Norwegian food is much like that you’ll find in the other Scandinavian countries. But that doesn’t mean it’s not worth trying. Norway prides itself on fresh and local seafood. They do have whale meat on the menu but I don’t approve of whaling so I didn’t try it. So what should you try while you’re in Norway?
Reindeer meat is on the menu at almost every restaurant in the country. The further north you go, the better and fresher the meat is. There are plenty of ways to enjoy reindeer meat – mine is roasted over an open fire. If you want to be really authentic, try reindeer meatballs, also known as Kjøttkaker. You can’t get more Norwegian than that!
The best seafood we came across was in Bergen where you can actually visit and eat at the local fish markets. If you are planning on grabbing a bite to eat, head down for breakfast or lunch (yes Norwegians actually eat fish at breakfast) when the seafood is at its freshest.
Moose meat is available in the other Scandinavian countries too, often in the Arctic Lapland regions. Moose is quite a nice meat and tender, often served as a steak. The best we had was at a pub/restaurant in Bergen, served with potato and vegetables.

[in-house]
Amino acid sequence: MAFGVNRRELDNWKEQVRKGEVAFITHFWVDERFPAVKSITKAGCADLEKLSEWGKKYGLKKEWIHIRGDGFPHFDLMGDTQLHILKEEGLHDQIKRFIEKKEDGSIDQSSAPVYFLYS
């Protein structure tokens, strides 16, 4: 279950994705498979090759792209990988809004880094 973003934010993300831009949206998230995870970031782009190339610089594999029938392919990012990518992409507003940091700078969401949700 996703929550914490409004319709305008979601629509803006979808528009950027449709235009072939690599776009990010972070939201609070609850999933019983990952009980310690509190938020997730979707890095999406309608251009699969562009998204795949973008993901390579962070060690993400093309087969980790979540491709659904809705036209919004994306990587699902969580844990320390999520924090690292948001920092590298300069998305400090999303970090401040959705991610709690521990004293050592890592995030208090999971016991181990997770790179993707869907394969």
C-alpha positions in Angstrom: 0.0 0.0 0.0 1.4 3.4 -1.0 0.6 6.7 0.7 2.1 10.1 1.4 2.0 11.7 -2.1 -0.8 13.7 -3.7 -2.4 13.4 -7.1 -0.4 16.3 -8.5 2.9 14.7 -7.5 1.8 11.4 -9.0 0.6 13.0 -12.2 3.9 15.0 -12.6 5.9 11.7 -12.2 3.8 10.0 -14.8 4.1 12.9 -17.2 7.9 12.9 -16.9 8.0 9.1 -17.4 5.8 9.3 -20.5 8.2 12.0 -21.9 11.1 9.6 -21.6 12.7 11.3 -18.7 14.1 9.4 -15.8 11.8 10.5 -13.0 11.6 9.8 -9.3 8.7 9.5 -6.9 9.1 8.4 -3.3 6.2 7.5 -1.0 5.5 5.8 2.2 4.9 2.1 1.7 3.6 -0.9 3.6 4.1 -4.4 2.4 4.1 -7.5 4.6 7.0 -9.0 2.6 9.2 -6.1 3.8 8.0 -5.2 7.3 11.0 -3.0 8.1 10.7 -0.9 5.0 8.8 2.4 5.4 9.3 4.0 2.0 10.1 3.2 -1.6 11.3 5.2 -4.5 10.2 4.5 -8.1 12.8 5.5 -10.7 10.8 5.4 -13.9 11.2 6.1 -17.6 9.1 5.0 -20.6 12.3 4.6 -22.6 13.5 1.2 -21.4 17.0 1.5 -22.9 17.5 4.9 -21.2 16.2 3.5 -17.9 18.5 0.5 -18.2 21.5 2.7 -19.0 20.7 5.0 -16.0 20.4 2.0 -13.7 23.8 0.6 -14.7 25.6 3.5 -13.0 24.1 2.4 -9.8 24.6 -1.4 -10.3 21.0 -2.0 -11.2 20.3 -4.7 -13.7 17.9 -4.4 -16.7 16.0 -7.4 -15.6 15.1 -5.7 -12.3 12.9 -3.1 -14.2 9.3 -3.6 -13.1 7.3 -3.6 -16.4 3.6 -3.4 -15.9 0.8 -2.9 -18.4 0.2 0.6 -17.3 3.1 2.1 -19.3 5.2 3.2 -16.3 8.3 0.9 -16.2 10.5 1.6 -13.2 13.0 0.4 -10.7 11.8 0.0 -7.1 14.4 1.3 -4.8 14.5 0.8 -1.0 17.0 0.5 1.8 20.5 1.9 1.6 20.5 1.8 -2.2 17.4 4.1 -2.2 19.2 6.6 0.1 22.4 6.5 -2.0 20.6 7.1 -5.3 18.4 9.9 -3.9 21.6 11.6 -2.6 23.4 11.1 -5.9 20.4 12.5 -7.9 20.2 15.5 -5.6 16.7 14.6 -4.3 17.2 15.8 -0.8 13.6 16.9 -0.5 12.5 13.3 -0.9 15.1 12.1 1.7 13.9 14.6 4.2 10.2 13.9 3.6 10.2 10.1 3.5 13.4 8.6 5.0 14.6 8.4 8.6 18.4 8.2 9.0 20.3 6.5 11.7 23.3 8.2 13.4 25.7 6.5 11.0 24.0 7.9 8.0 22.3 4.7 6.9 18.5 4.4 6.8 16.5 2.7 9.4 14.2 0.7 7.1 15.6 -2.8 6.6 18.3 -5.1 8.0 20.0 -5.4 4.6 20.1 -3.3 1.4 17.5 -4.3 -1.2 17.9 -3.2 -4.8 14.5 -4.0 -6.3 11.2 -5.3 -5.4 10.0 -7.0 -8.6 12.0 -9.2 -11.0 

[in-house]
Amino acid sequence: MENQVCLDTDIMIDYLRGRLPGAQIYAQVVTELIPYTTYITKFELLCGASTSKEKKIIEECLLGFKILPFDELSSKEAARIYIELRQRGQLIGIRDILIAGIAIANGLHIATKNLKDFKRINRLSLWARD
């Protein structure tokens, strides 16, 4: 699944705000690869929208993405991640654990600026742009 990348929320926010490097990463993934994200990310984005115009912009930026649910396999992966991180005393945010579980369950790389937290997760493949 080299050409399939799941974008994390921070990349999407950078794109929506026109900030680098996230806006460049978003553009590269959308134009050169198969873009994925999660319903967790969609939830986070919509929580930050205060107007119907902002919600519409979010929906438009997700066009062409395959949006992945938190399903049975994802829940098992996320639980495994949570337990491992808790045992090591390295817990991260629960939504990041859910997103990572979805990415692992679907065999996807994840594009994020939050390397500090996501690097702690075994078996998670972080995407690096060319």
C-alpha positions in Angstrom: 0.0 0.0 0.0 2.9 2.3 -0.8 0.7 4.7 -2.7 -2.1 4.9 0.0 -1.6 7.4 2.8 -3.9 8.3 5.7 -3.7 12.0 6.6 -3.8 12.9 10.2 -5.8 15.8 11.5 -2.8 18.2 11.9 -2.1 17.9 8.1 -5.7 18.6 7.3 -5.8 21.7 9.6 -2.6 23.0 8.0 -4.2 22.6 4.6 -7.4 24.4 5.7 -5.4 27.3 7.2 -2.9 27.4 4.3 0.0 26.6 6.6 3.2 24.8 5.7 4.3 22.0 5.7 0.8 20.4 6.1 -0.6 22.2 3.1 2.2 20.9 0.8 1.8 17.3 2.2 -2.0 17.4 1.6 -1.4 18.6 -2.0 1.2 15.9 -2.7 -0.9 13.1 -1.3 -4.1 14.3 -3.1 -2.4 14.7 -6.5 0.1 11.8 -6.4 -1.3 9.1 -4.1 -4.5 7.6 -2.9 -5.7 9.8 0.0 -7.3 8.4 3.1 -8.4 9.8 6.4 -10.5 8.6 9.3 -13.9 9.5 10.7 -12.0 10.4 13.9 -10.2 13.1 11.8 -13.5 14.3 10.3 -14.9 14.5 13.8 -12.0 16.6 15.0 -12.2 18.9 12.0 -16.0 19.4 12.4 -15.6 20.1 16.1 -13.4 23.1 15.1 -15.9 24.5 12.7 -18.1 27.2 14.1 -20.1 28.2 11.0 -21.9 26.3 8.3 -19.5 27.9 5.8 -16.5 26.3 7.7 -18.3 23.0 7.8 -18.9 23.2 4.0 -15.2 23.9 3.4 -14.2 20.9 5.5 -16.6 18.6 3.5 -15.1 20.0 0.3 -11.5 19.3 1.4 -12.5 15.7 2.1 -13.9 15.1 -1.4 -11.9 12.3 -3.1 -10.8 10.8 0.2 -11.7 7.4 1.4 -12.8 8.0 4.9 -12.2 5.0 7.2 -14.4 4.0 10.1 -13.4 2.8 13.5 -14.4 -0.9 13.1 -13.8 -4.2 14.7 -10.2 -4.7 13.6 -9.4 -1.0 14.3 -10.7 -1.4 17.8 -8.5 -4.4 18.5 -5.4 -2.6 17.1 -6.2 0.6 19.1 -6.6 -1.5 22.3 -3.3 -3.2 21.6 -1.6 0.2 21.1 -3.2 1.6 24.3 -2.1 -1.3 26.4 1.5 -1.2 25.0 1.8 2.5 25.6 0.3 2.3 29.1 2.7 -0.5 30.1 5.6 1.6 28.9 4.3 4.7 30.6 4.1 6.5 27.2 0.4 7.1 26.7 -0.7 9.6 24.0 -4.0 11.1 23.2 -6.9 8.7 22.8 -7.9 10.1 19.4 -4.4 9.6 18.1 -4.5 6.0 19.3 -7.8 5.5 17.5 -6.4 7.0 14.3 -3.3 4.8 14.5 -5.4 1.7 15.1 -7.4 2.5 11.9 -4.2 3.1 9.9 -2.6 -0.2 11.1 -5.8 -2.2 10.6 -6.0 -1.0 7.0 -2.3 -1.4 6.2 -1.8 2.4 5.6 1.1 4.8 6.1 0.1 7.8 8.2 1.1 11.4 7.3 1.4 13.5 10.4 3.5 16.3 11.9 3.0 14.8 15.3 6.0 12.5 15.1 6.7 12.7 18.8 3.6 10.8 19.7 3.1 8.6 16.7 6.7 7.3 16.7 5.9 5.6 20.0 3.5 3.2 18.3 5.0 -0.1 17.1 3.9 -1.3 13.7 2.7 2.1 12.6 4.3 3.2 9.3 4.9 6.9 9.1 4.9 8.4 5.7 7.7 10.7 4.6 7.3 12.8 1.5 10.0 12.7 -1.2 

These are the berries of Norway. Orange in colour and almost sour in taste, they are often served for dessert with whipped cream. The dessert is known as Multekrem and can be found on more expensive restaurant menus. Cloudberries are a little hard to come by but they’re well worth the hunt!
If you’re thirsty and you want to keep it authentic, you’re going to want to grab a beer. I don’t drink alcohol myself but my boyfriend does. His favourite beer to date is Nøgne Ø. You can purchase the beer in bottle shops and breweries around the world (Beer Cartel is the only place I’ve found it in Sydney) but it’s always best when enjoyed at home.
What are your favourite Norwegian foods?
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